Early returns show Cubs’ Jason Heyward having better offensive season

SHARE Early returns show Cubs’ Jason Heyward having better offensive season

In two full seasons and a nearly a month of a third, Cubs fans have seen three Jason Heywards. A weak season in 2016 led to a retooled swing in 2017, and now we’re seeing a change in approach under new hitting coach Chili Davis.

With the caution that April statistics are such small samples that you shouldn’t read too much into them, Heyward has been an offensive plus for the Cubs with peripheral numbers that reflect changes in his game.

The .262 batting average and .762 OPS Heyward has posted so far aren’t markedly different from his .279 and .747 last March and April. But the way he’s gotten there is different. He is hitting more flies and pulling the ball less.

RELATED STORIES Why aren’t Cubs making excuses for Yu Darvish the way they did for Jake Arrieta? How a failed bunt and stranded runner led to the biggest meeting in Cubs history

Heyward’s defensive numbers have hit a rough patch with minus-3 runs saved. That, more than anything, is likely to be an April mirage, given his history as a defensive whiz. He had 18 runs saved to rank second among major-league right fielders last season.

Let’s look at some offensive specifics:

wRC+ and platoon splits: By weighted runs created plus, which weights all offensive contributions and normalizes them so 100 is average, Heyward has been an above-average hitter at 114. If sustained, that would be a huge leap forward after 71 in 2016 and 88 in 2017.

It’s too early to attach much meaning to specifics, given the left-handed-hitting Heyward has only 22 plate appearances against left-handed pitchers, but he has had large platoon differences throughout his career. His .762 OPS can be broken down into a star-level .900 in 50 plate against right-handers and .473 against lefties.

Flies vs. grounders: During his career, Heyward’s grounder-to-fly ratio has been 1.52 — basically, three grounders for every two flies.

This March/April, he has turned that around. Of his fair balls, 48.1 percent have been flies, 38.9 percent have been grounders and 13.1 percent have been line drives. It was 32.7 percent flies, 47.4 percent grounders and 19.9 percent liners last season.

Heyward needs to raise his line-drive percentage, but it’s not that he isn’t hitting the ball hard. With 52.9 percent of his batted balls exceeding 95 mph, he ranks 19th in the majors, according to Baseball Savant data. That category is led by White Sox teammates Jose Abreu and Yoan Moncada.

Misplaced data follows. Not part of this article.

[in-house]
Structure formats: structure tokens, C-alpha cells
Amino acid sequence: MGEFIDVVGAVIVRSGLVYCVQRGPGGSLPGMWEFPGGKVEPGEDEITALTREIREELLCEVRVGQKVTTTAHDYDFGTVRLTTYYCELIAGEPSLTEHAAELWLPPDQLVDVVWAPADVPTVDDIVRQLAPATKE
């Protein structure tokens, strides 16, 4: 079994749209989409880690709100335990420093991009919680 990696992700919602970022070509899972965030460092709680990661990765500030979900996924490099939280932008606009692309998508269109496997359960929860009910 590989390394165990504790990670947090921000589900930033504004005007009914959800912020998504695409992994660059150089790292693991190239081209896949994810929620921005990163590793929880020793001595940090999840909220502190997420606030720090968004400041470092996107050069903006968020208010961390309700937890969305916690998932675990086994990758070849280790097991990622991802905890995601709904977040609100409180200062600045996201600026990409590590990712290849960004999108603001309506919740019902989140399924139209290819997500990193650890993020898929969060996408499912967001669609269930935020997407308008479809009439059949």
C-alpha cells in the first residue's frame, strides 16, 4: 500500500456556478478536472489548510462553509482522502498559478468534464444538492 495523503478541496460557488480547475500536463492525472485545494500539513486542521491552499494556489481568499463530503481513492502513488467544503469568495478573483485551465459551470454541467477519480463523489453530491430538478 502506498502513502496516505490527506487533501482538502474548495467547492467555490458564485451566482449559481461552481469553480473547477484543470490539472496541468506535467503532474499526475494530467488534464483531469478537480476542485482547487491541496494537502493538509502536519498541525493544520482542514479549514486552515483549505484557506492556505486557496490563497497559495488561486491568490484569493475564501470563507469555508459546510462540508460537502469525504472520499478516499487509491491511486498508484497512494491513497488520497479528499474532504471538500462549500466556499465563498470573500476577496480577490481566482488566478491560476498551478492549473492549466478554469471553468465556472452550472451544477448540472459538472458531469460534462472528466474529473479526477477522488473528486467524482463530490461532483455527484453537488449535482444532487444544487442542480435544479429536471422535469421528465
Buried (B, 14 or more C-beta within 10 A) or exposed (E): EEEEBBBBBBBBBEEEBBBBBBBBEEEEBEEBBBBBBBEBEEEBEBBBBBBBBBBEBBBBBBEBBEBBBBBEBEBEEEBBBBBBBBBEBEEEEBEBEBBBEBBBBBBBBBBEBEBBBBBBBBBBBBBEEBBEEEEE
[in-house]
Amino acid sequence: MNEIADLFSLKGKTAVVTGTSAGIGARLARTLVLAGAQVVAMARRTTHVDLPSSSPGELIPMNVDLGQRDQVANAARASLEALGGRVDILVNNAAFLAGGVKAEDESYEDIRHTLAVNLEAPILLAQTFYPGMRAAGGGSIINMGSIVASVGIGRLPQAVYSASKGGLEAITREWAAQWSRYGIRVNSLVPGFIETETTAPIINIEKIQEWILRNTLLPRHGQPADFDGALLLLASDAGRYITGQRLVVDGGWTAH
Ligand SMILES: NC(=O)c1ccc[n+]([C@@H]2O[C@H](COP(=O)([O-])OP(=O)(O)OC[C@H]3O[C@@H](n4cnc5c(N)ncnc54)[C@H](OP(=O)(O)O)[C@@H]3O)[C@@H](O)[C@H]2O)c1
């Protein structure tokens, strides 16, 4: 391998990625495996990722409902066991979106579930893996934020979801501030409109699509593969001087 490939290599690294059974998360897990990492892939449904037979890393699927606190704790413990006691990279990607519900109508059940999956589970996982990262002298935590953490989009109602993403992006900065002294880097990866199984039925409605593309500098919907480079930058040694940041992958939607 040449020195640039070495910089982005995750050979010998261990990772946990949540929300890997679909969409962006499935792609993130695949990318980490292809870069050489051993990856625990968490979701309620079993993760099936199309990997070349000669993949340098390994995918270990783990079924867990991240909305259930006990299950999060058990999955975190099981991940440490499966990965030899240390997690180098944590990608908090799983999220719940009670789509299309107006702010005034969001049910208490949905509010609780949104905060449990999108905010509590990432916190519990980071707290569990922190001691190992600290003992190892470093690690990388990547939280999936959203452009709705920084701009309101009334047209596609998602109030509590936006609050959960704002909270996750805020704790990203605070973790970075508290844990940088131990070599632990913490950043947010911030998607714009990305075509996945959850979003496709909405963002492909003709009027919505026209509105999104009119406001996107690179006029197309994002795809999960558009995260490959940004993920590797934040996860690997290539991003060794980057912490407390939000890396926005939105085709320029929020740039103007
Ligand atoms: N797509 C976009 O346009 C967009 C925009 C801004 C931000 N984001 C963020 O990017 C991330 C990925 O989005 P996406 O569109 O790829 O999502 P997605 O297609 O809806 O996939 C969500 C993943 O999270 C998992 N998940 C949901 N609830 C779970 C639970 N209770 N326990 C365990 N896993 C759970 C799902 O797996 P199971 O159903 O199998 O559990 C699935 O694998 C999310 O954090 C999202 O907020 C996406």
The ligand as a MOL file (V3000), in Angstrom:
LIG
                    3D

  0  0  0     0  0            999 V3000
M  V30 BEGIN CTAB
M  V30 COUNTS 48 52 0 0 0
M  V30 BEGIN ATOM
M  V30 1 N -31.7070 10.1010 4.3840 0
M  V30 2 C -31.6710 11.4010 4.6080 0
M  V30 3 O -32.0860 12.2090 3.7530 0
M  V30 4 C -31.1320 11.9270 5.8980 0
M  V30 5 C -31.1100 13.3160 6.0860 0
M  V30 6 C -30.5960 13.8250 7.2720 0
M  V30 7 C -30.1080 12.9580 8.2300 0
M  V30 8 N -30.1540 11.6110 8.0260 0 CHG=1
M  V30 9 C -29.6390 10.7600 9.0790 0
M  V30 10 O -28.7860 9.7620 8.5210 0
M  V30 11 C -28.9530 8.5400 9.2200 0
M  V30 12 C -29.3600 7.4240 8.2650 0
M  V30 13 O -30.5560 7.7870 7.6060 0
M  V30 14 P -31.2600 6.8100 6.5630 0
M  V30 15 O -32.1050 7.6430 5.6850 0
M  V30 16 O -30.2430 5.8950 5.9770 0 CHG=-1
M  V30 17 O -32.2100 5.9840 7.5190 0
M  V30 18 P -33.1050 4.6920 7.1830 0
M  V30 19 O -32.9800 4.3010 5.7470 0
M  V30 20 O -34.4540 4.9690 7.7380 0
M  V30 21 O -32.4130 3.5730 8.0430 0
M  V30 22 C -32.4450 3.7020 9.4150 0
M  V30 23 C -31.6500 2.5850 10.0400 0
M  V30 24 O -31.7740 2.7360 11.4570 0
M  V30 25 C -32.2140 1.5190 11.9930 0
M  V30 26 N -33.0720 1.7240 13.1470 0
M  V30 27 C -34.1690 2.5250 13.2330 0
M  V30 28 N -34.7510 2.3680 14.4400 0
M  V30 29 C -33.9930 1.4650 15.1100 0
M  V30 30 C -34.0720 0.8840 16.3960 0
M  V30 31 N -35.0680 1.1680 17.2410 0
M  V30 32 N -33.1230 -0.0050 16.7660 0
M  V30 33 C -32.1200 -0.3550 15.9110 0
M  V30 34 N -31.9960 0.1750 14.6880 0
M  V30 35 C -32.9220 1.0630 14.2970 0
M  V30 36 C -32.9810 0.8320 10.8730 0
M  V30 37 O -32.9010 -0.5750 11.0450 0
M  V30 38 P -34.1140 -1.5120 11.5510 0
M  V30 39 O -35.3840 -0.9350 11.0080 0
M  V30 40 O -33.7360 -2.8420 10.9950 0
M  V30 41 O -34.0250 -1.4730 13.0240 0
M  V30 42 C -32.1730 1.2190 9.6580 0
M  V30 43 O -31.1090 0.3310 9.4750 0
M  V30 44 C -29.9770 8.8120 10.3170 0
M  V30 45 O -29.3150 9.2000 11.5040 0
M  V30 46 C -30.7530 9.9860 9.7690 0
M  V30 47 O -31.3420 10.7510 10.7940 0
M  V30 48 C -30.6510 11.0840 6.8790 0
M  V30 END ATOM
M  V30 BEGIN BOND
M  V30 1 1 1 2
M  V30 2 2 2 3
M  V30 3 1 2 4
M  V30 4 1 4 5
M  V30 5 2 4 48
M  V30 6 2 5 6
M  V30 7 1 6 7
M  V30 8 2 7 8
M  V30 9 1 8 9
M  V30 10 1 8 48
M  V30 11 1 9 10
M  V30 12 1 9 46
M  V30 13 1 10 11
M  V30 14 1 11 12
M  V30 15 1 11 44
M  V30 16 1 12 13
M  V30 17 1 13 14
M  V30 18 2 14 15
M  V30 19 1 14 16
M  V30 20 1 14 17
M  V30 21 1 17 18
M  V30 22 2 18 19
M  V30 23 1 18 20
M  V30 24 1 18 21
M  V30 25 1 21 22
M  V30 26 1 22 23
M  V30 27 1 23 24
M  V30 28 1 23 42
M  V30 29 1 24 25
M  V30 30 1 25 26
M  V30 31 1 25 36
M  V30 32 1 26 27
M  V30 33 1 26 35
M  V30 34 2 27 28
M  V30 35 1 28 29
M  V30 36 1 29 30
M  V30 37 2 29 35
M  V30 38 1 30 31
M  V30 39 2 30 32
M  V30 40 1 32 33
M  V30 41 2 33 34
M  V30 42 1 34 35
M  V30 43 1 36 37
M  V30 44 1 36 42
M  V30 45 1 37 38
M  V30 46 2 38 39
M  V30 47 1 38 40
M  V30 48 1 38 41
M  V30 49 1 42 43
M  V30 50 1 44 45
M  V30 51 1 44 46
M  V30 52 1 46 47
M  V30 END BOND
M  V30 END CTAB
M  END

Batted-ball location: Changes are small enough that an April mirage is possible, but Heyward has been pulling the ball less than last season.

In 2017, 46.3 percent of Heyward’s batted balls were pulled to the right-field side, with 33.9 percent up the middle and 19.8 percent to left. This season, pulls are down to 38.9 percent, with another 38.9 percent up the middle and 22.2 percent the opposite way.

Whether Heyward can sustain a 114 wRC+ and be a offensive force for the first time with the Cubs is something he’ll have to prove over a full season. But the early numbers suggest a change in approach that has been a hit so far.

The Latest
Sueños returns to Grant Park on May 25-26, bringing tens of thousands of music fans to Chicago. Here’s what to know if you plan on going.
To make room on the roster for Swanson and Vázquez, the Cubs optioned Pete Crow-Armstrong and Miles Mastrobuoni.
“Elvis Presley Enterprises can confirm that these claims are fraudulent. There is no foreclosure sale,” the company said in a statement Tuesday.
Two jail guards are accused of ripping off the Paycheck Protection Program by setting up phony businesses to get loans intended for struggling companies during the COVID-19 pandemic. A third guard was charged earlier this month.
Subdued in tone but fully engrossing and deeply moving, the play has twists that surprise and a lot of humor.